Shares with large dividends can be valued by estimating the future stream of dividends and discounting them to give a value per share in today’s money (or a present value). You can do this quickly in Sharepad.
Dividend Discount Model (DDM)
I am not going to get bogged down in the theory about how these valuations models work, but essentially if you are valuing a mature, slow growing business based on its expected future flow of dividends the valuation boils down to three key inputs.
- The forecast for the next annual dividend per share.
- The long-term sustainable growth rate in dividends.
- The return required by investors to invest in the shares (the discount rate). There is no right answer to what this number should be but bear in mind that shares are riskier than bonds and some shares are more riskier than others. My guess is that many professional investors would set a return of between 7% and 10% for a company such as Greene King.
Note: For this simple model to work, the growth rate must be less than the discount rate.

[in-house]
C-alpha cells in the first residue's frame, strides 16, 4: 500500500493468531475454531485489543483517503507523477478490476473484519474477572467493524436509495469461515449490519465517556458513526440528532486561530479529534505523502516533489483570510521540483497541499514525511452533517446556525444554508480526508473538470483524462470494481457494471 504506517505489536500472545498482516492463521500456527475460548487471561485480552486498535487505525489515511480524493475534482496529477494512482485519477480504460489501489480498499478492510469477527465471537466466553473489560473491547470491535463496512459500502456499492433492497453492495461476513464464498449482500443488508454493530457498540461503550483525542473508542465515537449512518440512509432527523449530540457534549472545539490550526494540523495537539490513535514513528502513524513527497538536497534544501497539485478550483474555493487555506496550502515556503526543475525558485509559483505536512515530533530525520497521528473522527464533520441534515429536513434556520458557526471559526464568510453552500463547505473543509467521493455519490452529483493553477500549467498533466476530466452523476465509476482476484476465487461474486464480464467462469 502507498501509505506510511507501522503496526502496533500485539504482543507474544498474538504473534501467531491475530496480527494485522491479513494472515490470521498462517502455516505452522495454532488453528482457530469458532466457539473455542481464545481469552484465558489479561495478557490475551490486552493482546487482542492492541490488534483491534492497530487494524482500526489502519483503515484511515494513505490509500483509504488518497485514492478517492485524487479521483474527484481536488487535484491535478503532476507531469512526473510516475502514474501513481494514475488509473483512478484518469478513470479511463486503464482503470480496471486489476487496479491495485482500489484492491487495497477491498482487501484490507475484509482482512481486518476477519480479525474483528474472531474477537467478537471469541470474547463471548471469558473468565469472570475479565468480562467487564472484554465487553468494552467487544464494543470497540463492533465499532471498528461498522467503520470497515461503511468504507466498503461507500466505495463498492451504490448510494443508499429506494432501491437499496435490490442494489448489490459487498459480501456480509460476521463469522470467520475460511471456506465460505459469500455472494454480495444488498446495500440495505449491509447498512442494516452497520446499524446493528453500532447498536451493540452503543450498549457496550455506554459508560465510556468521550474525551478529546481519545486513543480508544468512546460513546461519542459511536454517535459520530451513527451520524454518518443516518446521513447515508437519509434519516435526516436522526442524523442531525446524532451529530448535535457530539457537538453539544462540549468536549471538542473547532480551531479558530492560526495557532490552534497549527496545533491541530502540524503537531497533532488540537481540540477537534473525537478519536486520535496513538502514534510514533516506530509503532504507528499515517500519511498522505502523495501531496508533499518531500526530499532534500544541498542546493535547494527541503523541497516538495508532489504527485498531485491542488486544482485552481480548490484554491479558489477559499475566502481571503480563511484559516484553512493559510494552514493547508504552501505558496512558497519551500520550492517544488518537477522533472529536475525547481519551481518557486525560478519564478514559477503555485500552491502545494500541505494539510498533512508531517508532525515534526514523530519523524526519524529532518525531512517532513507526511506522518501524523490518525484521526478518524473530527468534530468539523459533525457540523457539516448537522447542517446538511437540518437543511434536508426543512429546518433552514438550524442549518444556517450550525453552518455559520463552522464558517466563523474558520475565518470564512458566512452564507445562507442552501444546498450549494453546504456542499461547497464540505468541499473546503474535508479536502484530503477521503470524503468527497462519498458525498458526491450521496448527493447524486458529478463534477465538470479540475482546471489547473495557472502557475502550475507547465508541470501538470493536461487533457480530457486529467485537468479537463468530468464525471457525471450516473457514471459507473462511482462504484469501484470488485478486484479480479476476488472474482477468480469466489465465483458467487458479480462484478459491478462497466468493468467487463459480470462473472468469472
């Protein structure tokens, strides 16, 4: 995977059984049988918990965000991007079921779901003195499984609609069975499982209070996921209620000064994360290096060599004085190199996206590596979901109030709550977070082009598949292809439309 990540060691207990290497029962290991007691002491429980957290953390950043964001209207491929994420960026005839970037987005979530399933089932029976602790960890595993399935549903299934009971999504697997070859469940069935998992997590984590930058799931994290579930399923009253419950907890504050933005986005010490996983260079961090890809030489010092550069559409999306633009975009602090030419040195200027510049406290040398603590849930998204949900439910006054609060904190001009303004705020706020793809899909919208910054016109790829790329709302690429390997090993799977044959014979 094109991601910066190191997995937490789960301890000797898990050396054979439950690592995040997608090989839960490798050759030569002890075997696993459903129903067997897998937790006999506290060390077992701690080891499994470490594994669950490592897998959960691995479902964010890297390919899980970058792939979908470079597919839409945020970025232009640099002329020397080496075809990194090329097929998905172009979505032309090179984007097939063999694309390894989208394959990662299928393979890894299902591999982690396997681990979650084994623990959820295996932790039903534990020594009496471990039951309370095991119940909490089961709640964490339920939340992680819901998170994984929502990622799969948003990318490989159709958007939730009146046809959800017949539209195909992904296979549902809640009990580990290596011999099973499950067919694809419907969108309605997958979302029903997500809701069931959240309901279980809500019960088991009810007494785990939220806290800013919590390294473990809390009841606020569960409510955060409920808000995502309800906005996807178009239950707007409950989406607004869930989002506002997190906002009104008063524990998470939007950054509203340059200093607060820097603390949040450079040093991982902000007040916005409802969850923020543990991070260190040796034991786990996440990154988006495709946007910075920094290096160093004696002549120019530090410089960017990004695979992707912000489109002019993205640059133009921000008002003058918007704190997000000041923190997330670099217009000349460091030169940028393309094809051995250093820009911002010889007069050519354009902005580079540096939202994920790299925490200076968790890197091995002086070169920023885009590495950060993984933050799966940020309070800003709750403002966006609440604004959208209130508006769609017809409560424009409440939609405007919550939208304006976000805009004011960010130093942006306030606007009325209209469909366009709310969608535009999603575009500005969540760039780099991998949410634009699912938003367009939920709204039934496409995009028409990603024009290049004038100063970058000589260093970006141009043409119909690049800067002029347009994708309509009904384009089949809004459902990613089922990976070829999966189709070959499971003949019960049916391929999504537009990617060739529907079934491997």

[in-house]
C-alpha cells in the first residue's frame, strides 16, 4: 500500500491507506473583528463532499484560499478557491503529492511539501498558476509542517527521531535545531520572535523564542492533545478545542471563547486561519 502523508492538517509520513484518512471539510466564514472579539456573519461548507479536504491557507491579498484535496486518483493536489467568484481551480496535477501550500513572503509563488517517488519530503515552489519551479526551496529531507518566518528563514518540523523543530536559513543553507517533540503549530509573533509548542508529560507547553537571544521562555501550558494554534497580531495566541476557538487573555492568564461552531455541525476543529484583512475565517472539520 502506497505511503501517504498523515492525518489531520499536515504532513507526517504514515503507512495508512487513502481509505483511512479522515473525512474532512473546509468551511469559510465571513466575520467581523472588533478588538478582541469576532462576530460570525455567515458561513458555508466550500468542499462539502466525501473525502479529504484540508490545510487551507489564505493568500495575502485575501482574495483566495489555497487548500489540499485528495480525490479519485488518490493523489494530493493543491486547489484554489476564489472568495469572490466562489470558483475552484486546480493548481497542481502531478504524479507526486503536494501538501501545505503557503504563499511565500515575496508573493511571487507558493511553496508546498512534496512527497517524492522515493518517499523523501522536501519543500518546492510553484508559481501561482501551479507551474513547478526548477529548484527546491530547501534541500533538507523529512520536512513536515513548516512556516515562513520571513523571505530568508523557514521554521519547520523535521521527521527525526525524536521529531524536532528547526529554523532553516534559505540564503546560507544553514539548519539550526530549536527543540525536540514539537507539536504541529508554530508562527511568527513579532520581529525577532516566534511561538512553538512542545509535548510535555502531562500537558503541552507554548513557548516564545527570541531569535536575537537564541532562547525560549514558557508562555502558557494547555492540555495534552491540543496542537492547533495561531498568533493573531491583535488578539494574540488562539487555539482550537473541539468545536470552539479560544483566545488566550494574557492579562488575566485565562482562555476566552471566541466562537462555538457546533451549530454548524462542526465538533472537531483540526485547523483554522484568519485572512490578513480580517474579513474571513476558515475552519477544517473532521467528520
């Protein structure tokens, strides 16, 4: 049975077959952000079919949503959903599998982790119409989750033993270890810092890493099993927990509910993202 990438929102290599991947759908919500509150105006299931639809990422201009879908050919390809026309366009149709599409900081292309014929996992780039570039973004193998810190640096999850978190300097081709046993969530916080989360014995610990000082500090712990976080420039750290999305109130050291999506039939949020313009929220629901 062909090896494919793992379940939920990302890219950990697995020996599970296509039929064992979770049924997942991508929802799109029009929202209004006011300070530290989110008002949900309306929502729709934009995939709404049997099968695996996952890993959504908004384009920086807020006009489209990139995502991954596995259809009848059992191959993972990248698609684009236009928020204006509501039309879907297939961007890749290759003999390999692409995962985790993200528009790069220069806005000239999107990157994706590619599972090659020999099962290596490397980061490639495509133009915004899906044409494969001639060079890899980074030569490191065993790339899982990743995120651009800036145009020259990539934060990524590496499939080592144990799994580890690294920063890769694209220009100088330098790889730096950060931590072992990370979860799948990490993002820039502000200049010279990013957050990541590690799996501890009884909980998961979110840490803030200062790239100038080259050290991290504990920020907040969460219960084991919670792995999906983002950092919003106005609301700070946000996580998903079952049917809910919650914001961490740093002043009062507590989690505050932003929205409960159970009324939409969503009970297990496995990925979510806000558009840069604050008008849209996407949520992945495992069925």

So if Greene King only maintains its dividend at just over 33p per share with investors wanting a 7% annual return to own the shares, the shares are only worth 476p at the moment.
However, if a growth rate of 2% can be achieved then the shares are undervalued.
These valuations models can give widely different results depending on the combination of discount and growth rates used. However, they can be very useful for getting a feel for how much future dividend growth is factored into current share prices. For example, if you think that Greene King can improve its profitability and increase its dividend growth rate then this kind of analysis might be telling you that the shares could be undervalued.